>> right out front? >> it felt like home you know? >> edit novshadyan her husband, and two-year-old son moved into this rental home in sun valley california in may of 2013. >> it's a nice little house. >> edith was 8 months pregnant at the time >> this is all your stuff that's still inside? >> yeah, that's, that's my stuff. that's my fridge my table my chairs, my home. it's still here. >> less than two months later, they moved out. >> our water was brown yellow i mean it was dirty. we couldn't shower. the molding inside my newborn's room the molding at the bottom, that had turned brown. i mean the pipes were leaking. they said leave for 2 to 2.5 weeks and you'll come back home. we're gonna change the plumbing. a few days later i got a call they found mold inside the house. >> they came to an agreement with their landlord that they would move. >> i don't understand. they said you could move but they wouldn't -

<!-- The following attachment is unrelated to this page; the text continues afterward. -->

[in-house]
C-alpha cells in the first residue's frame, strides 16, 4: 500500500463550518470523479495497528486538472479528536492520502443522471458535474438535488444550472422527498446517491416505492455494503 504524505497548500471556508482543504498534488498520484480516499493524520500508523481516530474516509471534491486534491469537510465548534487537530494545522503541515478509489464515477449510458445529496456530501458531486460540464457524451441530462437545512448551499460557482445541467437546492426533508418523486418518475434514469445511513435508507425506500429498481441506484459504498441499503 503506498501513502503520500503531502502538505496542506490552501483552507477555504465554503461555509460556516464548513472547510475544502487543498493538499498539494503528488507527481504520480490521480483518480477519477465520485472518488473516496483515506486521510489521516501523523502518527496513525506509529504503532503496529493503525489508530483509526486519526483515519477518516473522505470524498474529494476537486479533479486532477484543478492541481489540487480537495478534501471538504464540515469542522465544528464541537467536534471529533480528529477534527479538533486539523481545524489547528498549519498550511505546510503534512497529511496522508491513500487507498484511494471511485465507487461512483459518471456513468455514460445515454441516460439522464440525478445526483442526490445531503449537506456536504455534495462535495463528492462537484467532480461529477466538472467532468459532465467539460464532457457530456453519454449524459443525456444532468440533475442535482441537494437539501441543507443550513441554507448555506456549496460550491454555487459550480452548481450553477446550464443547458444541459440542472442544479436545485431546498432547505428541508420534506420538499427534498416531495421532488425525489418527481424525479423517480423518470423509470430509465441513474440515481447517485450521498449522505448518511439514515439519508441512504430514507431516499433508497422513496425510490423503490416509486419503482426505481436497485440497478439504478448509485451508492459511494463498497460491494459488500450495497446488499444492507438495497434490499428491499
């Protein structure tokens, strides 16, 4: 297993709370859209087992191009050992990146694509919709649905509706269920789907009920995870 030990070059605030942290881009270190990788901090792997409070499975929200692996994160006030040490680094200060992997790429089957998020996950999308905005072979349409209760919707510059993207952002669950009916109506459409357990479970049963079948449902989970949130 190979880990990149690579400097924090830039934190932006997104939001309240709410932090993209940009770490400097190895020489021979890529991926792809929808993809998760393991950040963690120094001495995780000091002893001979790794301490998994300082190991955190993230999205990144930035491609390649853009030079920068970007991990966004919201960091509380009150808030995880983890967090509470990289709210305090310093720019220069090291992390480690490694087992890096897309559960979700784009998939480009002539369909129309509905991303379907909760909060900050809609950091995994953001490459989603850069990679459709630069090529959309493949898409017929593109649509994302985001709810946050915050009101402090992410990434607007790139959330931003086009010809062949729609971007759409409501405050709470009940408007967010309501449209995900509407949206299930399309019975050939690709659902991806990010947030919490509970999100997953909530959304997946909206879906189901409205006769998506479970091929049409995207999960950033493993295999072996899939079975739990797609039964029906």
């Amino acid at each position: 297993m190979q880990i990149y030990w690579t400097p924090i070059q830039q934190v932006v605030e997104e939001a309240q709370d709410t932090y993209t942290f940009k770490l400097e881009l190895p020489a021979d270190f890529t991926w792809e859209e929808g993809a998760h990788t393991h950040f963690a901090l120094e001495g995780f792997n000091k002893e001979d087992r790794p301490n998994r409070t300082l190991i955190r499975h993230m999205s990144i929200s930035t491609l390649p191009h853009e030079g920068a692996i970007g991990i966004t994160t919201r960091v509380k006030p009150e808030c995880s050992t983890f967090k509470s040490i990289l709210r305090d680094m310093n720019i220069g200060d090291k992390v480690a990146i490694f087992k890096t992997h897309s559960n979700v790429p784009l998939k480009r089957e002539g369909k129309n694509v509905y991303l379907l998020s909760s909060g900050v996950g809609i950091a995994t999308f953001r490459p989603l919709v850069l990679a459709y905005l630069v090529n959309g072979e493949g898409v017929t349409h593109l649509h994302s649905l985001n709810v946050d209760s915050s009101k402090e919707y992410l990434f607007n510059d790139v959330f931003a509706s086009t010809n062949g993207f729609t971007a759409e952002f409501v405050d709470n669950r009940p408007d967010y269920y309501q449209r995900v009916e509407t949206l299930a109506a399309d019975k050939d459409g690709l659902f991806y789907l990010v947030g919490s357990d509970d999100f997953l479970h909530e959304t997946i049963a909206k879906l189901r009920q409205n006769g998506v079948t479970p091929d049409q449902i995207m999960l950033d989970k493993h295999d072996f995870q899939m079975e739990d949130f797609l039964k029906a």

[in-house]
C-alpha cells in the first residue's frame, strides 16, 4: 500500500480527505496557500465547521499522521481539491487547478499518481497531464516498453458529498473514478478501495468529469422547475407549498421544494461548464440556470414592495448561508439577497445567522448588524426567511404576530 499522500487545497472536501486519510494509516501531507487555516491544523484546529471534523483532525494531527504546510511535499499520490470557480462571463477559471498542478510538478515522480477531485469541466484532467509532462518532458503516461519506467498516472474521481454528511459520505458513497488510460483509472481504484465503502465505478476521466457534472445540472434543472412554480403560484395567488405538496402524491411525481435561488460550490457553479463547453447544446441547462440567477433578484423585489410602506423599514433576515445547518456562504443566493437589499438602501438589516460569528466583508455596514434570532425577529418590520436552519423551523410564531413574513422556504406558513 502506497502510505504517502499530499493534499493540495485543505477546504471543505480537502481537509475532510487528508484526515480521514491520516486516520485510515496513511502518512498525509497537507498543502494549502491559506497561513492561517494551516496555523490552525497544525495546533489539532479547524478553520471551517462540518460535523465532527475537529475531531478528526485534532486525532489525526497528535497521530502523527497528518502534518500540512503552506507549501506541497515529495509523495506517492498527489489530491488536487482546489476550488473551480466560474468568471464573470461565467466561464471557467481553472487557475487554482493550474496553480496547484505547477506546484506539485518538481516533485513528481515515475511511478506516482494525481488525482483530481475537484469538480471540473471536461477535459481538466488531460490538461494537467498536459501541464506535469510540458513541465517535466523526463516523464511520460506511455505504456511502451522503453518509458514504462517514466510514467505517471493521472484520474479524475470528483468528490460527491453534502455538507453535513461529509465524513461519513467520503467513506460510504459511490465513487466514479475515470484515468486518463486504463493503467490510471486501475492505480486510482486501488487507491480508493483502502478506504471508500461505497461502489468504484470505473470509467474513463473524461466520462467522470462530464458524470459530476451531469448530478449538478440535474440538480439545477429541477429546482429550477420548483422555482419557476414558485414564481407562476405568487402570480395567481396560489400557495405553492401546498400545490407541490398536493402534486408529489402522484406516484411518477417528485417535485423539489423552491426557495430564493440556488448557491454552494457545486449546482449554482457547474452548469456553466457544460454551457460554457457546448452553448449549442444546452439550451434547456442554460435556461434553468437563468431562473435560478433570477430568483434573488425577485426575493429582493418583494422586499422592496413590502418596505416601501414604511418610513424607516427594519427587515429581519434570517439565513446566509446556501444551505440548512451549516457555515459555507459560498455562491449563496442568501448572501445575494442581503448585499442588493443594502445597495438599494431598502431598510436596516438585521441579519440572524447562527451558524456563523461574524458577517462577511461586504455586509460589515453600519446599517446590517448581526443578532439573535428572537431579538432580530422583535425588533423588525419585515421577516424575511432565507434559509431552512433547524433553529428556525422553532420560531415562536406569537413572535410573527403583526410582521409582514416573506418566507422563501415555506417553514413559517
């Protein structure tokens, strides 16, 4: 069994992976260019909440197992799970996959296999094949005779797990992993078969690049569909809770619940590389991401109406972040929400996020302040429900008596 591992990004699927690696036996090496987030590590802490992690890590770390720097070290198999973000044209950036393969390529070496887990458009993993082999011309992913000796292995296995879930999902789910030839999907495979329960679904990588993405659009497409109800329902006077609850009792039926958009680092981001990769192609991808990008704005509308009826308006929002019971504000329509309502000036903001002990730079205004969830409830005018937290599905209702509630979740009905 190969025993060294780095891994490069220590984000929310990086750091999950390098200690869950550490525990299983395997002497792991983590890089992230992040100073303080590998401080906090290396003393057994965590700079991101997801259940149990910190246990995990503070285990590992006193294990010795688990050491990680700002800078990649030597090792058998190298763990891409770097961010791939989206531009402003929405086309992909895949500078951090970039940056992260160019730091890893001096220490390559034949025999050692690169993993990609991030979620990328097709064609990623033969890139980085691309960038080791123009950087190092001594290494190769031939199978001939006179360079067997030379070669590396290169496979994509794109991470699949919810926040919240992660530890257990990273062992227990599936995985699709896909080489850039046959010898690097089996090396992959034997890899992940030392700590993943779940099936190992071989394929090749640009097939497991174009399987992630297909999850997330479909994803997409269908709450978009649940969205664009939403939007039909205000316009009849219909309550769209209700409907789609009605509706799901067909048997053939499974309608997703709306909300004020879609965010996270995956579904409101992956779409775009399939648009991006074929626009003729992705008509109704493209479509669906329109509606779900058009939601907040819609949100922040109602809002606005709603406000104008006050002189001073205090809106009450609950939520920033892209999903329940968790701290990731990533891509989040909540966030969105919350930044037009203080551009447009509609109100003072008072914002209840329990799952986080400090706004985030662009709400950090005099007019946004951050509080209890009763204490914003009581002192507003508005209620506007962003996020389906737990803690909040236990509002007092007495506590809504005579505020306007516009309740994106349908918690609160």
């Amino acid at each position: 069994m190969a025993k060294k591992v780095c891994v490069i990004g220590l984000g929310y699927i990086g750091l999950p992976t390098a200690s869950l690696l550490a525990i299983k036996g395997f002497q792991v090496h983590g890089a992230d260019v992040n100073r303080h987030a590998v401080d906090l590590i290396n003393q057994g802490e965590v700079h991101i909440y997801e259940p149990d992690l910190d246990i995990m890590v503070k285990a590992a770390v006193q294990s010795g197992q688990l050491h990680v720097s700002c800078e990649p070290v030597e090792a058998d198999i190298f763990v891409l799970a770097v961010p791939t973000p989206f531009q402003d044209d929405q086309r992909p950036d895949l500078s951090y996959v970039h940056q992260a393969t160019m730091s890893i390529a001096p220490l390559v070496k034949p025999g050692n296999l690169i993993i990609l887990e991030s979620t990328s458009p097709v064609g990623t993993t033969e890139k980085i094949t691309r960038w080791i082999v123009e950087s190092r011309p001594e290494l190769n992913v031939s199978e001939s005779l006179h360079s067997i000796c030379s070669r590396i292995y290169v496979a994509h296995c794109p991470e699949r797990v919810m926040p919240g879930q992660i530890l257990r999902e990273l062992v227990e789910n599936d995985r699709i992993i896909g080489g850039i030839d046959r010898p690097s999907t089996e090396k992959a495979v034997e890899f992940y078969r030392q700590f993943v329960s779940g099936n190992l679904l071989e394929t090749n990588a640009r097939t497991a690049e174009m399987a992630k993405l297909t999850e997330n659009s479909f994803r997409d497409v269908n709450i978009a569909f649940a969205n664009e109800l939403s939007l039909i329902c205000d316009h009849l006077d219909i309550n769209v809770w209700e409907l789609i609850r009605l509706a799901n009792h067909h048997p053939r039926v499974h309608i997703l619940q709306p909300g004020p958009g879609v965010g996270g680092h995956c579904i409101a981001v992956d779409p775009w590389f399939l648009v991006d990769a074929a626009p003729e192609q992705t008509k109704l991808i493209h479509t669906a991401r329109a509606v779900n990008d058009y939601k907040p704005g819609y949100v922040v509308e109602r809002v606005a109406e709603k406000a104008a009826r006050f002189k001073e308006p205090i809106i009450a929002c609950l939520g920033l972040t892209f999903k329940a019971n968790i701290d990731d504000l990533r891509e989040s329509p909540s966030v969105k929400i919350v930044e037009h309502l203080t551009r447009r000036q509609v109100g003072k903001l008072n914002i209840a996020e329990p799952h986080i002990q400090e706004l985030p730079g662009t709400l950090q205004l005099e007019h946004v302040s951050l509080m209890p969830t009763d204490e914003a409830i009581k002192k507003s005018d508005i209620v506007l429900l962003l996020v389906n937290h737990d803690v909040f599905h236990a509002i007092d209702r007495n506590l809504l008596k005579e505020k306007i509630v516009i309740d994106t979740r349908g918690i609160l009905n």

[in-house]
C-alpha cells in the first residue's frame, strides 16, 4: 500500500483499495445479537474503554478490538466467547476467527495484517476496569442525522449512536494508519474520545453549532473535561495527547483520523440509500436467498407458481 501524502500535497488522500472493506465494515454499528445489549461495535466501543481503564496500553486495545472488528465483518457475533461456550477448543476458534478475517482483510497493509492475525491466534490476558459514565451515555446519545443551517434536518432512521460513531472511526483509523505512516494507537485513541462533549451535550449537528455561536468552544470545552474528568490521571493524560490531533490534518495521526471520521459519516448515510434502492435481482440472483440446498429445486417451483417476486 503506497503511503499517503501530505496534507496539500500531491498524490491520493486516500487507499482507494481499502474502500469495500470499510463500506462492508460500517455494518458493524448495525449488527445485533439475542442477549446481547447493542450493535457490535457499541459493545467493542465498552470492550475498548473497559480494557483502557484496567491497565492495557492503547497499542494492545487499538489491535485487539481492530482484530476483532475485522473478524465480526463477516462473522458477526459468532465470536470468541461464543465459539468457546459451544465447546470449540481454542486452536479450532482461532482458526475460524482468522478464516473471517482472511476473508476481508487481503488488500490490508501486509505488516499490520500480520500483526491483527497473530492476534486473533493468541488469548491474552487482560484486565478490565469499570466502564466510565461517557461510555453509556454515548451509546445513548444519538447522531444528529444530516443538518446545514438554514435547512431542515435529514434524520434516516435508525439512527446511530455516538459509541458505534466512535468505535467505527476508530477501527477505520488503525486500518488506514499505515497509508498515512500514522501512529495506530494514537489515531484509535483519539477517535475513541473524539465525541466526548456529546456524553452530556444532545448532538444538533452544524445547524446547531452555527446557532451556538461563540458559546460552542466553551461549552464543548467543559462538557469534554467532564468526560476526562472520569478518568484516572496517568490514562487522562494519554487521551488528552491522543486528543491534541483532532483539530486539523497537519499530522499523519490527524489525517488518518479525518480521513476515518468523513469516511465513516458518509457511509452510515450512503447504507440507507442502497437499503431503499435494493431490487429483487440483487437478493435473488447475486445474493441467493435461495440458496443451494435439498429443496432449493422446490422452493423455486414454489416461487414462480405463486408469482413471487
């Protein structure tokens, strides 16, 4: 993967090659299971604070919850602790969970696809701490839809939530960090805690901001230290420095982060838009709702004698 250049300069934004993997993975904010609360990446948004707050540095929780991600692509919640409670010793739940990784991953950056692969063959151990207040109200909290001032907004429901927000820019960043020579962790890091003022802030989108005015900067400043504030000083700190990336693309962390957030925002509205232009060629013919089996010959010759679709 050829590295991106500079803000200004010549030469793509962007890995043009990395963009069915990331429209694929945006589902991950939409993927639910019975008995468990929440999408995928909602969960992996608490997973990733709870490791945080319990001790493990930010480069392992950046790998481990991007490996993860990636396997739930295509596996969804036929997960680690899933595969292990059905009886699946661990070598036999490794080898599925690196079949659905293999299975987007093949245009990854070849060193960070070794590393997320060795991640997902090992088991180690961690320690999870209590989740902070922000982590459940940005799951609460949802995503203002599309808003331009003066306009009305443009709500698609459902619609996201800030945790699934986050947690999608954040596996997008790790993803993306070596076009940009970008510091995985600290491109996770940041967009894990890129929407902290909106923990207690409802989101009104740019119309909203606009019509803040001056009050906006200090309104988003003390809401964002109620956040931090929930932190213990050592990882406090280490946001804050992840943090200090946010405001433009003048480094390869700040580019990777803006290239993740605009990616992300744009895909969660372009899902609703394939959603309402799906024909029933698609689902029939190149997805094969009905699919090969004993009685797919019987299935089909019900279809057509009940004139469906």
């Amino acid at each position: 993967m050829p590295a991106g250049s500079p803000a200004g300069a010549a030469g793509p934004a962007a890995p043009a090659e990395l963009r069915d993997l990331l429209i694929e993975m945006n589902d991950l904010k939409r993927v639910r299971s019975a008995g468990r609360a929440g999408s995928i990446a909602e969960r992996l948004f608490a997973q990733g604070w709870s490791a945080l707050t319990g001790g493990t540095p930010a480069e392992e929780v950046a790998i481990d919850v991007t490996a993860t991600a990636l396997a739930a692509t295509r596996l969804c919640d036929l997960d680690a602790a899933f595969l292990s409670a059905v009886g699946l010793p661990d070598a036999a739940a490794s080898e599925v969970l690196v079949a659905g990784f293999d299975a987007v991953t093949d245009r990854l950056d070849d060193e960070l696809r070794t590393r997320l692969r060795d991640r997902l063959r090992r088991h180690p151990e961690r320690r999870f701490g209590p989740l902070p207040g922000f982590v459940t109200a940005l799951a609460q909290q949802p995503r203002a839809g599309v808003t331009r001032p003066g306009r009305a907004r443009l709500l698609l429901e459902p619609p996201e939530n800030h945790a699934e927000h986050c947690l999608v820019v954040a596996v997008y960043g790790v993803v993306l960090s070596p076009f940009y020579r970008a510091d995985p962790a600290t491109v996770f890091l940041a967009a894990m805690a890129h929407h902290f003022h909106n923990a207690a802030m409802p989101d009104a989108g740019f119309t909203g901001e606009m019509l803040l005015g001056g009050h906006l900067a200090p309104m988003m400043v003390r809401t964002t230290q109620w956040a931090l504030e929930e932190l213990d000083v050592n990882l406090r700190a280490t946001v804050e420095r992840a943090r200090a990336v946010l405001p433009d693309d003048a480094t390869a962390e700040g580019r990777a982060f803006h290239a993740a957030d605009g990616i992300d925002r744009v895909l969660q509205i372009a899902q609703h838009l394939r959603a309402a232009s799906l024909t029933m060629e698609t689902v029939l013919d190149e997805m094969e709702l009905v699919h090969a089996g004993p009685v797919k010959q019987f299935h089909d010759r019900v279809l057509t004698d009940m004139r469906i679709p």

>> release my property. >> why not? >> they were going to check my stuff so i can move it out. and they kept saying we're running more tests running more tests and they've never released it. >> the landlord changed the locks and their possessions - everything from furniture to wedding albums - were left inside. the weeks turned into 6 months of calls and emails, but no real answers. >> like after being exposed to the mold my children got sick. >> we started noticing a difference. like he would have like a runny nose and he would have this cough. and we were thinking "is he getting sick?" is he... he's a child and... it wouldn't go away. it wouldn't go away. and then my daughter had it. my daughter... >> your newborn daughter? >> my newborn daughter had it...like the runny nose the cough and i'm like... is he giving it to her? i mean what are the chances? and then me and my husband have it. are we always sick? >> the family is suffering from chronic flu-like symptoms that they say are a result of mold exposure.